One helpful way of considering how different a body the Church is from a business is the idea of a practice as defined by Alasdair MacIntyre in After Virtue: a tradition of activity which has goods intrinsic to it. One simple example is playing chess. A child may play to win, or even cheat, but only if the child decides to submit to the game and learn its techniques and strategies will they become a good player, and even extend the possibilities of the game.

Chess institutions function to nurture the practice, but might offer extrinsic goods, such as prizes, which could corrupt it, as when all that matters to the chess-players is competition rather than the worth of their play.

Managerialism infecting and corrupting church policy is one example of an institution’s losing touch with its practices. But practices are conversely sustained by institutions, and MacIntyre believes that, by virtuous practices within institutions, the ravages of consumer capitalism may be resisted, since they are common goods and improve human excellence.

The Church, then, is both a series of practices and an institution. The practices are: the sacraments, the life of prayer, reconciliation, service, and evangelism. MacIntyre’s terminology reveals that, in one sense, the practices are the Church, as she operates as the body of Christ; so that the Church is an active body. That is one reason that the managerial model fails so utterly to capture her life.

In this respect, we can contrast a genuine institution with a mere organisation. The managed organisation body has no intrinsic life, because it ignores the embodied nature of human persons, whom it reduces to rational agents making choices on utilitarian grounds. This is the anthropology that undergirded the privileging of Fresh Expressions in Mission-shaped Church.

A managed organisation is a machine, in the Cartesian sense of an automaton in which the actual agent is overlooked or viewed as a mere functional item. This individual functionalism undergirds the Archbishop of York’s “overriding vision” in Vision and Strategy, which is being able to recommend to a friend “an expression of Church locally that would really suit them”.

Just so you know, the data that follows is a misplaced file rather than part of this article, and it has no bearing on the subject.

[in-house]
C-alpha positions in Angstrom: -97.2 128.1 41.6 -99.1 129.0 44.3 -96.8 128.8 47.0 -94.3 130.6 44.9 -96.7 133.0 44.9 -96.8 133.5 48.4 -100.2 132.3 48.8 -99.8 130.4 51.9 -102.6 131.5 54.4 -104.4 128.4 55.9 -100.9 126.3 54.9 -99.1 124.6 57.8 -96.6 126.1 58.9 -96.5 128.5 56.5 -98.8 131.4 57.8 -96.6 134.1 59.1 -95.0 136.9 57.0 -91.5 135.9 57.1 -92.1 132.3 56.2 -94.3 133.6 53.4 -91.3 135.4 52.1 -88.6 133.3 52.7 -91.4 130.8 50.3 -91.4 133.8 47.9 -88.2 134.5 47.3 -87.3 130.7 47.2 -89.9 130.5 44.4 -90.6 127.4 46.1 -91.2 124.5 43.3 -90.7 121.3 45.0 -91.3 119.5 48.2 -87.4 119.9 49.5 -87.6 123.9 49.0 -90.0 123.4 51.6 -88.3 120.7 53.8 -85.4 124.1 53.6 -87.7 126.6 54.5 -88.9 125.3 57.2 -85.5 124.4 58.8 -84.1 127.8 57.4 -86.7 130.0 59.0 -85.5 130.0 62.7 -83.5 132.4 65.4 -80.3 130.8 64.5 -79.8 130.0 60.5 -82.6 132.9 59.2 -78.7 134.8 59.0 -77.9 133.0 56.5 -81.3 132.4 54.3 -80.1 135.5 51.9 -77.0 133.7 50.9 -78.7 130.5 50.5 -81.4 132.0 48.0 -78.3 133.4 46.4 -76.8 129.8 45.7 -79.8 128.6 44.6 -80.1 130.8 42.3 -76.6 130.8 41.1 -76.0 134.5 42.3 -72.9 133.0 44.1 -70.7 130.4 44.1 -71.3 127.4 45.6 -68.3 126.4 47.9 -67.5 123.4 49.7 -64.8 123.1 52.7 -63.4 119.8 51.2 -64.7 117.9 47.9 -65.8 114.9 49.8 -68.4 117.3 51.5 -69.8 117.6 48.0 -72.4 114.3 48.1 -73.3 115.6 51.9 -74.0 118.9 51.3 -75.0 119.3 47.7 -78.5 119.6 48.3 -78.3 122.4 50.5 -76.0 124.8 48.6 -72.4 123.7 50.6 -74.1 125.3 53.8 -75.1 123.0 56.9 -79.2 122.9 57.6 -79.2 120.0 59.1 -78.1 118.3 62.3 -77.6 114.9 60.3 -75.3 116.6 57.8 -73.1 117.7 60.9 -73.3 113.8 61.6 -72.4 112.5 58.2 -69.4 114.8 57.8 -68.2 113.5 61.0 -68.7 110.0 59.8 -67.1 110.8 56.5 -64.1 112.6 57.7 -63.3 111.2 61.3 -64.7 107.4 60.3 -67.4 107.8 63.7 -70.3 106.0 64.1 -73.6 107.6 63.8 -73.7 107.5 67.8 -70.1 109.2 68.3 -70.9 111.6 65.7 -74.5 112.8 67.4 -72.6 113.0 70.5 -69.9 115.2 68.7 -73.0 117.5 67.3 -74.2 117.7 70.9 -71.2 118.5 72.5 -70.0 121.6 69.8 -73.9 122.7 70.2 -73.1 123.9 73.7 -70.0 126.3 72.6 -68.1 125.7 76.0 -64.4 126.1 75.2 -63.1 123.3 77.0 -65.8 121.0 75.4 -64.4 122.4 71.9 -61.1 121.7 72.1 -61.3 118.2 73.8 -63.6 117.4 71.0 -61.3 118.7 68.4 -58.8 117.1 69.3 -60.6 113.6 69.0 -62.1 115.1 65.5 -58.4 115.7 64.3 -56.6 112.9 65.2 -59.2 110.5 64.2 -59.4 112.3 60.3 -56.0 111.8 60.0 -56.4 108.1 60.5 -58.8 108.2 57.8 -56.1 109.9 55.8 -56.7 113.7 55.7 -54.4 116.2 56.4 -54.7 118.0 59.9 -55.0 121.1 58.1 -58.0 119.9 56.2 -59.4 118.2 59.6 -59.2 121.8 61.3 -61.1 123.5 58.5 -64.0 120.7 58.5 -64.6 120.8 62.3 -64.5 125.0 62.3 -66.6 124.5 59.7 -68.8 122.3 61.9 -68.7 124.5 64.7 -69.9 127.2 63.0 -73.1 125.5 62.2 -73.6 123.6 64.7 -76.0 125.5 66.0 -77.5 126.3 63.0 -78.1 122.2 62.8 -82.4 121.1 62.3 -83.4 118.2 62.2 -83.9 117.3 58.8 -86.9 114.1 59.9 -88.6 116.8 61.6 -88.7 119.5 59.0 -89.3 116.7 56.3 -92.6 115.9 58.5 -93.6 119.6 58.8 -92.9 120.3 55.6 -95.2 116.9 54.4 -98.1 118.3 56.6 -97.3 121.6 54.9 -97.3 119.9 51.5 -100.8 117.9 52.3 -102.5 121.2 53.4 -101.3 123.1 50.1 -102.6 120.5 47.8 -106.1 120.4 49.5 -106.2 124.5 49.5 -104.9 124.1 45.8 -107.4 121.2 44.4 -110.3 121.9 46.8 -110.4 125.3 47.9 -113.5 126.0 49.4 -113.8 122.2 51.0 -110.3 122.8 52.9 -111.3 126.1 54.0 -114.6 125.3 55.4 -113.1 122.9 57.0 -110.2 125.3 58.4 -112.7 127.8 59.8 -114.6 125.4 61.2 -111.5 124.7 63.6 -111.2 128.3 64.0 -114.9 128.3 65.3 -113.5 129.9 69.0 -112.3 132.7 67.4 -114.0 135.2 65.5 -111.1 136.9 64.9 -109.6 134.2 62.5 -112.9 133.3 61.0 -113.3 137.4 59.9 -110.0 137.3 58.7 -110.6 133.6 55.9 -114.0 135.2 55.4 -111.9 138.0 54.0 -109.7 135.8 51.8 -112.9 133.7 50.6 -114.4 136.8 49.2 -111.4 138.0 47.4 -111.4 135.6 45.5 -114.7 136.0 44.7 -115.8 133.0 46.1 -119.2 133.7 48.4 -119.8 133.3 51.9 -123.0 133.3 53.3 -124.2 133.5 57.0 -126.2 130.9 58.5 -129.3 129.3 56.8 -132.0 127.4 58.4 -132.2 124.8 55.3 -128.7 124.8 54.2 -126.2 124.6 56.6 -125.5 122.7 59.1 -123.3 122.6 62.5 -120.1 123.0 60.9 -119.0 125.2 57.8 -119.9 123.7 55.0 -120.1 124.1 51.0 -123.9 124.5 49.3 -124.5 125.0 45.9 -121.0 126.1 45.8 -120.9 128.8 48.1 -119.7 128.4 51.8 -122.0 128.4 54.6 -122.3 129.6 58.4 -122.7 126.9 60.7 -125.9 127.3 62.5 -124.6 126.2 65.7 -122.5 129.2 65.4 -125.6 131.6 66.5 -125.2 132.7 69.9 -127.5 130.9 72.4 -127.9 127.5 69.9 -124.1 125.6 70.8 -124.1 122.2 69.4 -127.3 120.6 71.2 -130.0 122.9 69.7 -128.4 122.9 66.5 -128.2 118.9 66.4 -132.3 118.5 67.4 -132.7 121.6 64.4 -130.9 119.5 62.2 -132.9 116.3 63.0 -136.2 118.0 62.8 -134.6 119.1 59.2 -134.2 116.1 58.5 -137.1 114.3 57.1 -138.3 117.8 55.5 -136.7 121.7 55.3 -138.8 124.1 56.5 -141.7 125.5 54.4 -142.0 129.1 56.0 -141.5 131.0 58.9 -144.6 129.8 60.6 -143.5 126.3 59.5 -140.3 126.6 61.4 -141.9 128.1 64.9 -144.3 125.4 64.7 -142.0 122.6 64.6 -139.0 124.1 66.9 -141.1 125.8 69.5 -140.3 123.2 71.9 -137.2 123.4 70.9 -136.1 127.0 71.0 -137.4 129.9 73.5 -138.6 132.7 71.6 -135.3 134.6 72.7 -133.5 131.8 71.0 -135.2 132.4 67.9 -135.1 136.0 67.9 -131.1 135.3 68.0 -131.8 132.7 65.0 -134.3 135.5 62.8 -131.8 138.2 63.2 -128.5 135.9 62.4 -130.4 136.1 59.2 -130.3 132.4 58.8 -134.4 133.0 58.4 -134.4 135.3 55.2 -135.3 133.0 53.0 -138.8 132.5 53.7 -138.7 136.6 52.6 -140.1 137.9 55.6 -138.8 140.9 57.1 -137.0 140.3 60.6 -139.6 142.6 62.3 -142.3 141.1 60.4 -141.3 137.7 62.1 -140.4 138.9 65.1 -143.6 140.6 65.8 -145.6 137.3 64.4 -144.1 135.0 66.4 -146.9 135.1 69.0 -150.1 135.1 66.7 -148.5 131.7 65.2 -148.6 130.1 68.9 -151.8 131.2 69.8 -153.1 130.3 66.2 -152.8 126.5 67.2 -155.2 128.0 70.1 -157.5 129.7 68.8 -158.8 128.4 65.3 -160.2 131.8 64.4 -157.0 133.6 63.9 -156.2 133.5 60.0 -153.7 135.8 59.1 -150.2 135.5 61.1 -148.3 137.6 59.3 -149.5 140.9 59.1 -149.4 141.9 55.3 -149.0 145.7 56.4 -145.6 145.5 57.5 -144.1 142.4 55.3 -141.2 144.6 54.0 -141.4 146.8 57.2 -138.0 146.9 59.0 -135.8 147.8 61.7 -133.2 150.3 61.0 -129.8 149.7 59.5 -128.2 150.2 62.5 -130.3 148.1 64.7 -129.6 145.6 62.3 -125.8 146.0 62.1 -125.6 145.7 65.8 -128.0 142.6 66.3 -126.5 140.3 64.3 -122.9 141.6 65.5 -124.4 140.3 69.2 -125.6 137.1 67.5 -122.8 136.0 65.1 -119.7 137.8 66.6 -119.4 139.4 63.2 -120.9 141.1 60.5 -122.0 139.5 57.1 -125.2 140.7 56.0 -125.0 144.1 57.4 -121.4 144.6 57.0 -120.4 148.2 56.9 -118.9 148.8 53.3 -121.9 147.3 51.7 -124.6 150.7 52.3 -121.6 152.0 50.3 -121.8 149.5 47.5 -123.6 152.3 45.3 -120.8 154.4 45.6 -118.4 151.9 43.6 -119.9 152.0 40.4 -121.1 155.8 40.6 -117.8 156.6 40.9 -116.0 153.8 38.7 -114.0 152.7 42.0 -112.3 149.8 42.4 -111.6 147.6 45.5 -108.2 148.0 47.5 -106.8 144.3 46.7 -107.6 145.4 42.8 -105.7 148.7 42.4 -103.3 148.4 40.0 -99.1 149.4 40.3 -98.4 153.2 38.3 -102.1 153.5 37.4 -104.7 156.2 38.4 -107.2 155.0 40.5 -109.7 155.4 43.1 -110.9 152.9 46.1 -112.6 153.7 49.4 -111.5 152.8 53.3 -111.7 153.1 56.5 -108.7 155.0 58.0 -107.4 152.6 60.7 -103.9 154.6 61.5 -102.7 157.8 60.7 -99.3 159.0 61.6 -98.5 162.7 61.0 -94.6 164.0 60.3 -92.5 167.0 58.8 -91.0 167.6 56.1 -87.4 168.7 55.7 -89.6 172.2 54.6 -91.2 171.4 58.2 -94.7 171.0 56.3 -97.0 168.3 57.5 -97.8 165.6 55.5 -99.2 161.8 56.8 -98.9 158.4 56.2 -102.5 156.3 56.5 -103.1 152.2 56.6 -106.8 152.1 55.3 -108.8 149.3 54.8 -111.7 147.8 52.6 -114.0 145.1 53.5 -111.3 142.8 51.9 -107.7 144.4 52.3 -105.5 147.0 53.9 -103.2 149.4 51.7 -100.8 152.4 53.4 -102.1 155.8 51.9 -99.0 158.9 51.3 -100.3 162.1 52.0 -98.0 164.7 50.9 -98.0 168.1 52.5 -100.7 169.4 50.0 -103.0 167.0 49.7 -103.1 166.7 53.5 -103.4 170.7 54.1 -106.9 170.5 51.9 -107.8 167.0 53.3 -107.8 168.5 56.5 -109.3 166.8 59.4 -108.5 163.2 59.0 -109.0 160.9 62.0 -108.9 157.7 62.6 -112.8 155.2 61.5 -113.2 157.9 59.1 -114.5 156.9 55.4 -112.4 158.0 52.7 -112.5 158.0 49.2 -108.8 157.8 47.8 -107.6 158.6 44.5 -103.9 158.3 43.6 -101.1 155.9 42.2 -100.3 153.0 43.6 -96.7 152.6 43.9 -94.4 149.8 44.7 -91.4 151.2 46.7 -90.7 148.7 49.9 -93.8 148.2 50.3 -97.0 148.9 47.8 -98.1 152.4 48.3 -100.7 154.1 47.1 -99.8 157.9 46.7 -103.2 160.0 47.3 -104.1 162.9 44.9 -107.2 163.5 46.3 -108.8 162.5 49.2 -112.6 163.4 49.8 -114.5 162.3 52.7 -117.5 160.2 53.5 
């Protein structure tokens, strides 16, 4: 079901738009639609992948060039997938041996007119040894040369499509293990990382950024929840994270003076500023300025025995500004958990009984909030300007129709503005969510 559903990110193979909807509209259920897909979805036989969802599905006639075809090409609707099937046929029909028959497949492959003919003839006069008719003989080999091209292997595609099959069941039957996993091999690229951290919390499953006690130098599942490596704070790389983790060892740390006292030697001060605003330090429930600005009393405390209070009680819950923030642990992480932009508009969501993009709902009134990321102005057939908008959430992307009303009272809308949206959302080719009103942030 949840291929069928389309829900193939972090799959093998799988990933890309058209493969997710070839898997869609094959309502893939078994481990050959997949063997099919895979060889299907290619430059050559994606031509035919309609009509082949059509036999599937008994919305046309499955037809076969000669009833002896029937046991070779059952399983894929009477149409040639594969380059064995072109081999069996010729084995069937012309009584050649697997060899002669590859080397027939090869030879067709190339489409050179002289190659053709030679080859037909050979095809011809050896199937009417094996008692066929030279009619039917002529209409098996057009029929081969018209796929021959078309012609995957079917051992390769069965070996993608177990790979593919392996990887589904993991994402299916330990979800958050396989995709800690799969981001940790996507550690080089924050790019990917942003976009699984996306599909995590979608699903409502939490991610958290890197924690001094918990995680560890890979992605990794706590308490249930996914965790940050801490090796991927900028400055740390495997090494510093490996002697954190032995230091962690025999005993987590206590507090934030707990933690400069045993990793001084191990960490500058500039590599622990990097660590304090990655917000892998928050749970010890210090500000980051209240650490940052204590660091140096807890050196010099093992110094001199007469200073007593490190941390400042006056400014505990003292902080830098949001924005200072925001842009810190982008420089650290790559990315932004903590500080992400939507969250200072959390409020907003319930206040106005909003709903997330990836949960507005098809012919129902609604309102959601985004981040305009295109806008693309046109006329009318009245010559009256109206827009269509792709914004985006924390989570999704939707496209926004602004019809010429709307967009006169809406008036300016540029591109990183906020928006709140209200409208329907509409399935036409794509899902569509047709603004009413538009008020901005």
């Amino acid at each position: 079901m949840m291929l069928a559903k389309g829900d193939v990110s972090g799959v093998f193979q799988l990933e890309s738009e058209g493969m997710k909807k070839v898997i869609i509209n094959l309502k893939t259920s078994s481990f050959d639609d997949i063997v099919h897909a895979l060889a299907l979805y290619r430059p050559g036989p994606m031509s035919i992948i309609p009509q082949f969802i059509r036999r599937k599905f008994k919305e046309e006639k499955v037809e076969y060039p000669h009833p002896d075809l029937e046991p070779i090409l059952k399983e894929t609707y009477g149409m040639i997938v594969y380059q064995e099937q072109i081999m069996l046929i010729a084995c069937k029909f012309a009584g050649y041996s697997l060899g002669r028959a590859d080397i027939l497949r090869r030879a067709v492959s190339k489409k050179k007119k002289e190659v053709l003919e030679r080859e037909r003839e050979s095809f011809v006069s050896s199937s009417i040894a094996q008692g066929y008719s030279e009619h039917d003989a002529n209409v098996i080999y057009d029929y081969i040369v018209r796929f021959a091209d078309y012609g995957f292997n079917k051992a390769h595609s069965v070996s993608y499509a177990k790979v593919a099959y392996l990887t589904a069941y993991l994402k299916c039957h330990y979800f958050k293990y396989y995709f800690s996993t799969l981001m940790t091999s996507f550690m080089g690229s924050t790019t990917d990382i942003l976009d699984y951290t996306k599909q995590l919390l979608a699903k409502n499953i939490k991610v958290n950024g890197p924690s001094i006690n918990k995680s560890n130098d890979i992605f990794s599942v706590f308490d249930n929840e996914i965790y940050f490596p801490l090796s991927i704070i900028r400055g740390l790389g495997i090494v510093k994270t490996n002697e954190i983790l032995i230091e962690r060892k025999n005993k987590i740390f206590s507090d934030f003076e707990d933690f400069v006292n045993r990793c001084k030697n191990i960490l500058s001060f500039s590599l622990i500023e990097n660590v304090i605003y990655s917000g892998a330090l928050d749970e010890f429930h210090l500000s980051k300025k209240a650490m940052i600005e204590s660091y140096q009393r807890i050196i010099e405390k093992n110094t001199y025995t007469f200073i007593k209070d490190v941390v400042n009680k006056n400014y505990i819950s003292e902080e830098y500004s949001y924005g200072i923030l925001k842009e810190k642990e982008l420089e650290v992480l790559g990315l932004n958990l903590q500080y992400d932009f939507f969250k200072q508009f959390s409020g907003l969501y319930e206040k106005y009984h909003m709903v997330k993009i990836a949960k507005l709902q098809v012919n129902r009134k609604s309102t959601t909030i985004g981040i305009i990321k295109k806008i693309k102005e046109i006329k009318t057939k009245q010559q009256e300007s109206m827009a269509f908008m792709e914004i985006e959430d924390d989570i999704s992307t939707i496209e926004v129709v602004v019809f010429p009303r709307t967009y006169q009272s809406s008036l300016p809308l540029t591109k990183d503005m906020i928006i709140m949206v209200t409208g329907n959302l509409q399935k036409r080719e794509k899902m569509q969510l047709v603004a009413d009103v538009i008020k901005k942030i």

An institution such as the Church has a higher aim than an organisation. Custom and ethos are normative modes of action, and determine behaviour in ways that are not purely functional, but have an entelechy, focused on the good, on our calling to life in God. The current mission strategy, with its commitment to “a diverse smorgasbord” of culture and church embodiment, and its mixed ecology, is trying to do mission in a functional way that denies the specificity of these practices and believes that it can put any old cultural content in their place.

Renewal, however, will come only from stronger commitment to our ultimate vision to bring all people to Christ, and in our practices as embodying that vision. We need deeper relationality and more intentional prayer and service. In times of crisis, we should reconnect with our theological roots, and draw waters from the wells of salvation, living from God’s fullness rather than our own scarce resources. This will give us renewed confidence in the truth of what we believe and in our liturgical practices.

The true treasures of the Church, as St Laurence demonstrated long ago, when, instead of money, he produced the poor widows, are the worshippers, and they deserve our love, not our denigration. They also deserve our money, redirected to make the parish priest’s burden bearable, and to rescue many congregations from abandonment to endless vacancies or unsustainable mega-parishes, which simply drive decline. If we act now, there is still a chance to save the Church of England from herself and from the idol of managerial mission.


Canon Alison Milbank is the author of The Once and Future Parish, published by SCM at £19.99 (Church Times Bookshop £15.99); 978-0-334-06313-1.